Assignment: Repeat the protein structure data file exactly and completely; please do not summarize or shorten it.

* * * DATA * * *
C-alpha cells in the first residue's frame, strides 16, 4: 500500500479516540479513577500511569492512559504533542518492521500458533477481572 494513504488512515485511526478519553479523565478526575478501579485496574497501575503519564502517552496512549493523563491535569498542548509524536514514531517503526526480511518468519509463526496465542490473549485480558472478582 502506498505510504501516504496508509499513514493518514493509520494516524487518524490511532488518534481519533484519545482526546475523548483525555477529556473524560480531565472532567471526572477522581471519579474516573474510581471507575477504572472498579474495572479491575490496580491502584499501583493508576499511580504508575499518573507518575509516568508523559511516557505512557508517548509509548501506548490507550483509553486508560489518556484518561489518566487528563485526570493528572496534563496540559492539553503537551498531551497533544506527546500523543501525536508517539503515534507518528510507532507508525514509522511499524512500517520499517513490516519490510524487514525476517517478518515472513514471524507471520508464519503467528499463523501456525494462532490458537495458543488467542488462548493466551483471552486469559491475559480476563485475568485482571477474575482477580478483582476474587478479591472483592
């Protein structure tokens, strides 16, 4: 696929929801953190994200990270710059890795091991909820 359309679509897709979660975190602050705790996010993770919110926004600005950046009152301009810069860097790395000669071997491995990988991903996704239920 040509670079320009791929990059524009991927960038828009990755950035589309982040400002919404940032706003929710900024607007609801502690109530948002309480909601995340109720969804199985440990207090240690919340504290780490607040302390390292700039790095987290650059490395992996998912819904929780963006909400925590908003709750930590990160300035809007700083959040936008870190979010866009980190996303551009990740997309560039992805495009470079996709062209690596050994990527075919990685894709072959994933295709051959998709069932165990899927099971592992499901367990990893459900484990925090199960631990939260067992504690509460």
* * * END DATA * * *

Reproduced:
C-alpha cells in the first residue's frame, strides 16, 4: 500500500479516540479513577500511569492512559504533542518492521500458533477481572 494513504488512515485511526478519553479523565478526575478501579485496574497501575503519564502517552496512549493523563491535569498542548509524536514514531517503526526480511518468519509463526496465542490473549485480558472478582 502506498505510504501516504496508509499513514493518514493509520494516524487518524490511532488518534481519533484519545482526546475523548483525555477529556473524560480531565472532567471526572477522581471519579474516573474510581471507575477504572472498579474495572479491575490496580491502584499501583493508576499511580504508575499518573507518575509516568508523559511516557505512557508517548509509548501506548490507550483509553486508560489518556484518561489518566487528563485526570493528572496534563496540559492539553503537551498531551497533544506527546500523543501525536508517539503515534507518528510507532507508525514509522511499524512500517520499517513490516519490510524487514525476517517478518515472513514471524507471520508464519503467528499463523501456525494462532490458537495458543488467542488462548493466551483471552486469559491475559480476563485475568485482571477474575482477580478483582476474587478479591472483592
């Protein structure tokens, strides 16, 4: 696929929801953190994200990270710059890795091991909820 359309679509897709979660975190602050705790996010993770919110926004600005950046009152301009810069860097790395000669071997491995990988991903996704239920 040509670079320009791929990059524009991927960038828009990755950035589309982040400002919404940032706003929710900024607007609801502690109530948002309480909601995340109720969804199985440990207090240690919340504290780490607040302390390292700039790095987290650059490395992996998912819904929780963006909400925590908003709750930590990160300035809007700083959040936008870190979010866009980190996303551009990740997309560039992805495009470079996709062209690596050994990527075919990685894709072959994933295709051959998709069932165990899927099971592992499901367990990893459900484990925090199960631990939260067992504690509460």